Business continuity – it’s a frequent term being discussed right now, as many businesses have switched to telecommuting, cut hours, or shut down completely. But what exactly does it mean? Heritage COO Ernie Walker defines business continuity as “Maintaining your business operations during unforeseen events. For this, businesses perform enterprise risk planning exercises reviewing their key business processes and prepare detailed plans that outline the framework for continuing operations.” It’s likely even companies who had a business continuity plan in place didn’t foresee the unprecedented events that have transpired over the last few months due to COVID-19. Companies with online telecommuting resources in place experienced a smoother transition to working from home than those who didn’t, but manufacturing, energy, and other essential businesses must continue to operate in place. Whether they need immediate support due to a potential coronavirus contamination, or are preparing for when employees return to work, they must ensure their spaces are safe for operation. In Ernie’s words, “Our role as an essential provider of services to numerous essential industries providing infrastructure globally allows these industries to maintain production while staying in compliance. Additionally, certain subsets of our operations like Emergency Response allows our customers to quickly resume production of services should an unforeseen incident happen.” While we continue to provide our core services of transporting, treating, and disposing of hazardous and non-hazardous waste, our emergency response teams, led by VP Angie Martin, have been doing our part to slow the spread of the virus by disinfecting businesses and operations in many industries at the local and national level – from airlines and manufacturing facilities to office spaces, schools and universities. Angie says, “Our employees never disappoint. When we have to adjust for a new challenge, they rise to it and excel. Our COVID-19 response is no different.” Some businesses schedule a disinfection due to an employee testing positive for the virus, and others choose to do so as a precautionary measure, as an individual can have the virus for up to 2 weeks without showing symptoms, and some never show symptoms at all. Our disinfection protocols have been developed using EPA and CDC guidelines, from the disinfectants used to the operating procedures we follow. Our emergency response teams wear coated, chemical-resistant hooded suits with taped or bonded seams, nitrile gloves, chemical booties, and full-face respirators. The chemicals used to disinfect are on EPA’s List N: Disinfectants for Use Against SARS-CoV-2. All products on this list meet EPA’s criteria for use against SARS-CoV-2, the virus that causes COVID-19. At a site, we establish a perimeter and buffer area, with signs posted around the designated area to prevent any unauthorized personnel from entering. A single point of entry is established whenever possible to further enhance security. We review floor plans and any special requirements with each customer before starting work to ensure every corner, crack and crevice are disinfected. Depending on the surface, we utilize three methods of disinfection: 1. Hand wiping high touch areas, like desks, keyboards, phones, door handles, microwaves, vending machines, timeclocks and machinery controls. 2. Spraying high traffic areas, such as locker rooms, break rooms, and cafeterias. 3. Hydrostatic fogging in open spaces such as hallways, auditoriums, and production floors. Outside the designated area, a decontamination area is set up where exiting team members will be sprayed with disinfectant, and the disinfected PPE is then placed into a container, which is sealed and disinfected as well, before being sent off site for safe and compliant destruction. The duration of each disinfection varies depending on the size and type of the facility, as well as their unique onsite needs. Some customers may also pursue routine or ongoing disinfection services on a weekly or bi-weekly basis. Disinfection is a key step in returning to normal operations, whether the goal is to keep doors open or get back to operations as soon as possible. VP Angie Martin says it’s about more than just employee safety, “Owners and managers can get peace of mind that they’re being proactive in protecting not only their employees’ health, but their livelihood as well.”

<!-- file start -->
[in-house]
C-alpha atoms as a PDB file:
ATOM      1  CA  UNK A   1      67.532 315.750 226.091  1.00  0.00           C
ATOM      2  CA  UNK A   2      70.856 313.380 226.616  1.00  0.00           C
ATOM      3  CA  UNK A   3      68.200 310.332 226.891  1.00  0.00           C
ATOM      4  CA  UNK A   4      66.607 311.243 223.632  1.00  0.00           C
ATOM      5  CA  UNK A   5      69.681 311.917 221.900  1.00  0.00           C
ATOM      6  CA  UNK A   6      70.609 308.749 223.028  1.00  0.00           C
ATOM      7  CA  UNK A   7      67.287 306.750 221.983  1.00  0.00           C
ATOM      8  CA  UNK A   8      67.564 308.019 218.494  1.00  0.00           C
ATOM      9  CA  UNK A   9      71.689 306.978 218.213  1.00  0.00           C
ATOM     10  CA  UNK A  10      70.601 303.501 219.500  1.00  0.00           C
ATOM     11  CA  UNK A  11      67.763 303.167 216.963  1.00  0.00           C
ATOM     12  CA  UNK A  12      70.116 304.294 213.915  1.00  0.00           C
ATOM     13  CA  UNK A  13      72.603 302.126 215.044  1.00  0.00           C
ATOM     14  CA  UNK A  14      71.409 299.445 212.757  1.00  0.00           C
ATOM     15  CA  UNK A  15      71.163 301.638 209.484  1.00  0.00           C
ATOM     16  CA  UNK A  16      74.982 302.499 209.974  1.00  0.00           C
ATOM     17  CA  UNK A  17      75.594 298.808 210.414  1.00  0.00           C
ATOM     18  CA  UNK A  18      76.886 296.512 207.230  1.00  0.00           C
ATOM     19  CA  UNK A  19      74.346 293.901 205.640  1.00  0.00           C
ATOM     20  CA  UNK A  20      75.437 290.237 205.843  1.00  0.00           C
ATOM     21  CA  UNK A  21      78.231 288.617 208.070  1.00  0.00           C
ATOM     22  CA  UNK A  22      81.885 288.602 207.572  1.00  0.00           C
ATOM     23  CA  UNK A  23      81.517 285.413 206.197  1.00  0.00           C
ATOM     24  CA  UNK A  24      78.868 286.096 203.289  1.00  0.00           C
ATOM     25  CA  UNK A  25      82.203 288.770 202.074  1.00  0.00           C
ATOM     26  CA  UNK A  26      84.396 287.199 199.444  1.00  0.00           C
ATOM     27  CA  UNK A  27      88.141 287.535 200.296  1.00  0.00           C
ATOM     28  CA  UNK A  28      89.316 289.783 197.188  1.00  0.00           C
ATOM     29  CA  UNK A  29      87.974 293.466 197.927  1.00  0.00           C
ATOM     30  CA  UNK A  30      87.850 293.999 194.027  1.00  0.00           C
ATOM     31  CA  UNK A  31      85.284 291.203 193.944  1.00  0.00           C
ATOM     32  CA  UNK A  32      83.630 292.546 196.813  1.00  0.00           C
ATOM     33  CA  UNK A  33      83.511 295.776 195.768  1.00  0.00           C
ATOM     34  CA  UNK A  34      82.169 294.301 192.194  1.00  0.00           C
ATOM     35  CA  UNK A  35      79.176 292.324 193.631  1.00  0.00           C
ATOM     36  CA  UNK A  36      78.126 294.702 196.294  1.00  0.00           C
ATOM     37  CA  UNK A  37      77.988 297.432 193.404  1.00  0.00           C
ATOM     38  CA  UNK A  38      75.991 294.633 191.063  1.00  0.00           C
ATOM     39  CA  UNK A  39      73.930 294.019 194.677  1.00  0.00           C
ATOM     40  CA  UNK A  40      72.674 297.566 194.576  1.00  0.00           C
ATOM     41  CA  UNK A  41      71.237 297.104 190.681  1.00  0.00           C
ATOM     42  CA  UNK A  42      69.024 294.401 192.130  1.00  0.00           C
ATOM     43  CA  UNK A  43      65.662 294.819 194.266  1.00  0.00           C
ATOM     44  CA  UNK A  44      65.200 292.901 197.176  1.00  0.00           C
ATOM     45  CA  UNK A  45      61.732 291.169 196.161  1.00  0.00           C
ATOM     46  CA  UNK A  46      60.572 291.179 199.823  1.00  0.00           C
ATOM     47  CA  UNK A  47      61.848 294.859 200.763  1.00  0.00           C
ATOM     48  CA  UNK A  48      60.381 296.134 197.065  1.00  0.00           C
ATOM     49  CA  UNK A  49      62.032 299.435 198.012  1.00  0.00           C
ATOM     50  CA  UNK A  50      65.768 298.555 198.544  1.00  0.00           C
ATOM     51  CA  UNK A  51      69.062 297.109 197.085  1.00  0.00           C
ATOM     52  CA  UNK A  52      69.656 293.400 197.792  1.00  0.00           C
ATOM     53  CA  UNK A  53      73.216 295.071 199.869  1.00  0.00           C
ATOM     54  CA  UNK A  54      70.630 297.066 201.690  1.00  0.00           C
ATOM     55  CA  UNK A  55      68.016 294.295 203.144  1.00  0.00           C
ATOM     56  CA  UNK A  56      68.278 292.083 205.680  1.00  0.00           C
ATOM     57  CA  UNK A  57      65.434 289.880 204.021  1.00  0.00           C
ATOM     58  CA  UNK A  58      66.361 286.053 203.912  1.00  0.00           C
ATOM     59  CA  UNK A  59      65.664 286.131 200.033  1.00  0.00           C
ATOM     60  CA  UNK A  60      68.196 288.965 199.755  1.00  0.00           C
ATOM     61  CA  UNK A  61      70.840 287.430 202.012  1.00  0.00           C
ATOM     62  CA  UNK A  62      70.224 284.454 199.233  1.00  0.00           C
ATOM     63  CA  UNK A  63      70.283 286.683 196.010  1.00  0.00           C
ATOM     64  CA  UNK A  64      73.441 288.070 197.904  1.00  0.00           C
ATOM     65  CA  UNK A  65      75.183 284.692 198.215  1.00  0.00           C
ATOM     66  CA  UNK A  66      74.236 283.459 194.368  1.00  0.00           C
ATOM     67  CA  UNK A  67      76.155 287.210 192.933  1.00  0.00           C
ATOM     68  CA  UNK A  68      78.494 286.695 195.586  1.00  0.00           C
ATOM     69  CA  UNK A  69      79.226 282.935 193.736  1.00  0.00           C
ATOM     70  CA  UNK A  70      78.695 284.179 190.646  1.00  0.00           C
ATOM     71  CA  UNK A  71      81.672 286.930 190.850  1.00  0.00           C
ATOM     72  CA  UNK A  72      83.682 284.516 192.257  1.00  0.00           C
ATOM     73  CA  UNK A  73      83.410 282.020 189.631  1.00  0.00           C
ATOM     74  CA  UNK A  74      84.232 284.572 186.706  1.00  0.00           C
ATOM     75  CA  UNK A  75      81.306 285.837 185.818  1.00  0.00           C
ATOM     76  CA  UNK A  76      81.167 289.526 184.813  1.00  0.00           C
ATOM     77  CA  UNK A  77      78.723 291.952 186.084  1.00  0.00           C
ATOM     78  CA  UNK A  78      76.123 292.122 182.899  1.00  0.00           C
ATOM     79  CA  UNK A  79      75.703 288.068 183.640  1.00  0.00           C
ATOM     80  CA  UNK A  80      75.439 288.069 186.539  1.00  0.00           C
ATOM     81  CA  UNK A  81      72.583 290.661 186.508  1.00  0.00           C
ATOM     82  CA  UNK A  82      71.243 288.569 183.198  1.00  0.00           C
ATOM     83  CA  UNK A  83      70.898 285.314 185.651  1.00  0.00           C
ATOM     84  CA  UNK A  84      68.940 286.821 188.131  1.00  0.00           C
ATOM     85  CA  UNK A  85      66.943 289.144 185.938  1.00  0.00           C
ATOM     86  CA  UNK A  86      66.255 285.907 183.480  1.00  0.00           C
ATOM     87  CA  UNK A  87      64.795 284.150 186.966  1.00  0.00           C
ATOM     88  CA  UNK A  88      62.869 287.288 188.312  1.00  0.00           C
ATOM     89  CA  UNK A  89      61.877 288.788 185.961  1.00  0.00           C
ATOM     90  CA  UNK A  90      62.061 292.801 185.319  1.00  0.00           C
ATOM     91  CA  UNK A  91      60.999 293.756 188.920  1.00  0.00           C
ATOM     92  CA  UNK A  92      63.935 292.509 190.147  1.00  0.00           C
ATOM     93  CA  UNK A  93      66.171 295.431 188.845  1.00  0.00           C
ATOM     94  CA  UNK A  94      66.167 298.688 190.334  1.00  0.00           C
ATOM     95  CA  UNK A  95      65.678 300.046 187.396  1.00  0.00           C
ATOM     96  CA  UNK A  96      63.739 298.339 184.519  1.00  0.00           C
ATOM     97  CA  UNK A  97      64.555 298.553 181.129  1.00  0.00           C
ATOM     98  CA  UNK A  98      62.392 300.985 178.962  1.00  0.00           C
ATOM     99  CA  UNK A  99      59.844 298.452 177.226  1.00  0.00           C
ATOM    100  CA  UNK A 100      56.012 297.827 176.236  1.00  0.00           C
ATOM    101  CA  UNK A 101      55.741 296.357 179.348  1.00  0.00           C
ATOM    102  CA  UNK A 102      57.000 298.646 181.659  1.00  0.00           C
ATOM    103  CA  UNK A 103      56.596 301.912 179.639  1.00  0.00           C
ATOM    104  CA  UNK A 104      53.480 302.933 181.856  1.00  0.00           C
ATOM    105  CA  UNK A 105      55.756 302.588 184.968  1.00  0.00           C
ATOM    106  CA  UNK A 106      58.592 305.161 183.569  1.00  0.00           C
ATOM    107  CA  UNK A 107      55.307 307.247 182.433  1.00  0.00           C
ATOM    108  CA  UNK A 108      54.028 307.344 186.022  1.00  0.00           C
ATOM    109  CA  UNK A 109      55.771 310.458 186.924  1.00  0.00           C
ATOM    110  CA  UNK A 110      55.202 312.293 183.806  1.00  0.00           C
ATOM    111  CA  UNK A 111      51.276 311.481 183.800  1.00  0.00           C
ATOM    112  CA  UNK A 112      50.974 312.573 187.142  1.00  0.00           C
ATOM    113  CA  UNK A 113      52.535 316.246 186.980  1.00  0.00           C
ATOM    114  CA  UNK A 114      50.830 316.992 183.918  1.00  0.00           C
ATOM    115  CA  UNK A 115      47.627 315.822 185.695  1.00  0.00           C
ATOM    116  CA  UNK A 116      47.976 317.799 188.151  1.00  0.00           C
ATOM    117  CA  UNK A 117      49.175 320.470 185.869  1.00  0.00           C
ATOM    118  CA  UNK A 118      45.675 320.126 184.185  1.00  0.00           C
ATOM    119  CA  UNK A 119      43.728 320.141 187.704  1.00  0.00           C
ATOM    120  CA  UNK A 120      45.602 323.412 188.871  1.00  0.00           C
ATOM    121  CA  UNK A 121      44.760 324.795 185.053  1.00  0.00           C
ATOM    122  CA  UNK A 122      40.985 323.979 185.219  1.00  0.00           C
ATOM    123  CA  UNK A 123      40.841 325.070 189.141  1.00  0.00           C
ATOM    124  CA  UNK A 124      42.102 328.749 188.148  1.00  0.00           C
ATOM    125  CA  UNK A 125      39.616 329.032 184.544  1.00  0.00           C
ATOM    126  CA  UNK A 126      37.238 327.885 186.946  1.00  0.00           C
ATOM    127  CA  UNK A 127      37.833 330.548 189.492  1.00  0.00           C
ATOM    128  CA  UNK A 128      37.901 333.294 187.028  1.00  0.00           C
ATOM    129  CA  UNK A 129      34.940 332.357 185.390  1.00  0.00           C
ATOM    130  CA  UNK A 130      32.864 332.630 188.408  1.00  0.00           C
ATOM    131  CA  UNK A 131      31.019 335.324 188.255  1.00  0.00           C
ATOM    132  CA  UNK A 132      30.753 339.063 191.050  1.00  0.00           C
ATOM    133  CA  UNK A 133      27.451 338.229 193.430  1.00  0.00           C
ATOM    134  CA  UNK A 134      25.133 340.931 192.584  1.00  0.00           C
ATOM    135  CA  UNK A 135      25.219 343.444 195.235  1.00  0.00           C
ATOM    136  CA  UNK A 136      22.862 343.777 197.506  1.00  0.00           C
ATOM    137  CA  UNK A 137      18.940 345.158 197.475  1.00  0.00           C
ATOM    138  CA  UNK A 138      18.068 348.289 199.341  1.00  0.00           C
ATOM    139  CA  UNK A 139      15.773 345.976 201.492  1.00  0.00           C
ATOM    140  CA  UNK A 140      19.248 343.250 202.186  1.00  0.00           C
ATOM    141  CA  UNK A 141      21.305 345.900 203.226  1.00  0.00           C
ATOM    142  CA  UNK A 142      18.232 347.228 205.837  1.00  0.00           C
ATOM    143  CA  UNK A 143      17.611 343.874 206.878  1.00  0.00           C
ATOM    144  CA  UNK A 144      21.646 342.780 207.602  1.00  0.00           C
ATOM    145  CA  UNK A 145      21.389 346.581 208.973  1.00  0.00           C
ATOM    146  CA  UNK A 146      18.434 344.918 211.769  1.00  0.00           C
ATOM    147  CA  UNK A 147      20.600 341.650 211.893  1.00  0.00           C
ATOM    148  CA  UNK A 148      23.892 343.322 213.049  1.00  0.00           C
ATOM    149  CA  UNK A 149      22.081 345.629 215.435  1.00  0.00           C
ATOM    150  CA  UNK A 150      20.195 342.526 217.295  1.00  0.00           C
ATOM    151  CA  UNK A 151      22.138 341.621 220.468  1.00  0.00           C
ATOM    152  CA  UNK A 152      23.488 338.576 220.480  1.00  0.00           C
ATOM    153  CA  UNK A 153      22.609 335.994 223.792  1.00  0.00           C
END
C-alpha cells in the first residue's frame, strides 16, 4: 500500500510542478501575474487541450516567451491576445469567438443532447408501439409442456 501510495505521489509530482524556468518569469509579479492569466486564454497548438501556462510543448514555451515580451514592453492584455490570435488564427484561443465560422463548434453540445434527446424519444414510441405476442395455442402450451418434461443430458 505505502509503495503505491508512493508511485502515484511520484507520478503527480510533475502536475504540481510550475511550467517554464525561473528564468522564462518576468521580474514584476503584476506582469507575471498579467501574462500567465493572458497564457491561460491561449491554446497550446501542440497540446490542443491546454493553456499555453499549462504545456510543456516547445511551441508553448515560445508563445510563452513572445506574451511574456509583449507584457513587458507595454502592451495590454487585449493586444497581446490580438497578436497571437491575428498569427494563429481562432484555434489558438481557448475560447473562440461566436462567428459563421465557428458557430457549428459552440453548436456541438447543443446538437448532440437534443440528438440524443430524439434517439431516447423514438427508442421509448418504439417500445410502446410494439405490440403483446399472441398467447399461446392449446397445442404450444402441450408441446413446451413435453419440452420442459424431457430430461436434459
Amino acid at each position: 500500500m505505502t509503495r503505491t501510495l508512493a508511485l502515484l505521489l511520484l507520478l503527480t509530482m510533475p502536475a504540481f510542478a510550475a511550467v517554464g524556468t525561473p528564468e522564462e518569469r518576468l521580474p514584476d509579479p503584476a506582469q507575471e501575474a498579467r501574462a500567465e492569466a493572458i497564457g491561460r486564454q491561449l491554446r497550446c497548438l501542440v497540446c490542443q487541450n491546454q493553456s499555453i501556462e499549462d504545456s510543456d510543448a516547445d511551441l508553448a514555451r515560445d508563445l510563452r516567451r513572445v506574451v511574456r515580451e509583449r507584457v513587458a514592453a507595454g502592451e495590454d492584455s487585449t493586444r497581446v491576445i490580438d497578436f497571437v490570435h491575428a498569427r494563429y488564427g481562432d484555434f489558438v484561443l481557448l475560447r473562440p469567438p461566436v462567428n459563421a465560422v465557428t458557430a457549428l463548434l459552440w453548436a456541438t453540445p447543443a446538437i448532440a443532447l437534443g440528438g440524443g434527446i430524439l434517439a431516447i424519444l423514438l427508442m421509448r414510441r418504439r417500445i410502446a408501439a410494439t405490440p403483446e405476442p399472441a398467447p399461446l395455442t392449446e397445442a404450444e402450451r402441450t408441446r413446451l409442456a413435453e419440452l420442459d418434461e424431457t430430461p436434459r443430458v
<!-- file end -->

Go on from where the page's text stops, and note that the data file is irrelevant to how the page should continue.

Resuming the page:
VP of Health and Safety Jim Mangas discusses the importance of plant safety, maintenance, and reliability (featured in BIC Magazine July/Aug '22)
Highlighting some of the wonderful interns we have at Heritage this year!
In this blog we walk you through the process of fuel blending, where we can turn hazardous waste materials into a viable alternative fuel source.
Our 12th annual Habitat for Humanity Build
On August 28th, 2021, the Louisiana coast was battered by Hurricane Ida. This included our Port Fourchon Service Center, where the devastating hurrica
Heritage Thermal Services is pleased to announce that its collection of household hazardous wastes for the East Liverpool area returns for 2022.
VP of Health and Safety Jim Mangas discusses preparedness for unexpected conditions during a project. (featured in BIC Magazine March/April '22)
Rachel McGrogan speaks about her time as a Lab Chemist at Heritage.